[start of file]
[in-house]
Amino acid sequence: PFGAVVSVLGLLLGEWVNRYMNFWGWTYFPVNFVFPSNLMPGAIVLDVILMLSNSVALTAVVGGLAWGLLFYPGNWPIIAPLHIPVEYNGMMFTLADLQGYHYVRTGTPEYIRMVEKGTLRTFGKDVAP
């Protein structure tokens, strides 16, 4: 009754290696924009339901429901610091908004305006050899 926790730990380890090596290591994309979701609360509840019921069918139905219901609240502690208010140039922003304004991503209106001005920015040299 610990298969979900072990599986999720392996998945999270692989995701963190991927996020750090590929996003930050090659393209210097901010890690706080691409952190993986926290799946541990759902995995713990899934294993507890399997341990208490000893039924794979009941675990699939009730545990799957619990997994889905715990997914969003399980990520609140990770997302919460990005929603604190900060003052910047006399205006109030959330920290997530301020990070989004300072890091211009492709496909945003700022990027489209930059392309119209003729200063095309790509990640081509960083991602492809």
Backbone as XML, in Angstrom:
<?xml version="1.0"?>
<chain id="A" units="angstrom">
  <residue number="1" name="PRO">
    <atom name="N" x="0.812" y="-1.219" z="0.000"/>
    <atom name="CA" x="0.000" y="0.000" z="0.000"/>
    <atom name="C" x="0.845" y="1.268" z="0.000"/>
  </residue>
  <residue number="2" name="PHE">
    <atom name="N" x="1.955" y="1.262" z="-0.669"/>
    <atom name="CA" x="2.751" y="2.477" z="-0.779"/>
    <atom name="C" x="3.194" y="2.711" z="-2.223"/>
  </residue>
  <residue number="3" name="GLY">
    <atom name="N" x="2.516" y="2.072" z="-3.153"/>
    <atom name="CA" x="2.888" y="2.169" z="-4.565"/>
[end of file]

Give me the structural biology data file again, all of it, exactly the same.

[in-house]
Amino acid sequence: PFGAVVSVLGLLLGEWVNRYMNFWGWTYFPVNFVFPSNLMPGAIVLDVILMLSNSVALTAVVGGLAWGLLFYPGNWPIIAPLHIPVEYNGMMFTLADLQGYHYVRTGTPEYIRMVEKGTLRTFGKDVAP
């Protein structure tokens, strides 16, 4: 009754290696924009339901429901610091908004305006050899 926790730990380890090596290591994309979701609360509840019921069918139905219901609240502690208010140039922003304004991503209106001005920015040299 610990298969979900072990599986999720392996998945999270692989995701963190991927996020750090590929996003930050090659393209210097901010890690706080691409952190993986926290799946541990759902995995713990899934294993507890399997341990208490000893039924794979009941675990699939009730545990799957619990997994889905715990997914969003399980990520609140990770997302919460990005929603604190900060003052910047006399205006109030959330920290997530301020990070989004300072890091211009492709496909945003700022990027489209930059392309119209003729200063095309790509990640081509960083991602492809």
Backbone as XML, in Angstrom:
<?xml version="1.0"?>
<chain id="A" units="angstrom">
  <residue number="1" name="PRO">
    <atom name="N" x="0.812" y="-1.219" z="0.000"/>
    <atom name="CA" x="0.000" y="0.000" z="0.000"/>
    <atom name="C" x="0.845" y="1.268" z="0.000"/>
  </residue>
  <residue number="2" name="PHE">
    <atom name="N" x="1.955" y="1.262" z="-0.669"/>
    <atom name="CA" x="2.751" y="2.477" z="-0.779"/>
    <atom name="C" x="3.194" y="2.711" z="-2.223"/>
  </residue>
  <residue number="3" name="GLY">
    <atom name="N" x="2.516" y="2.072" z="-3.153"/>
    <atom name="CA" x="2.888" y="2.169" z="-4.565"/>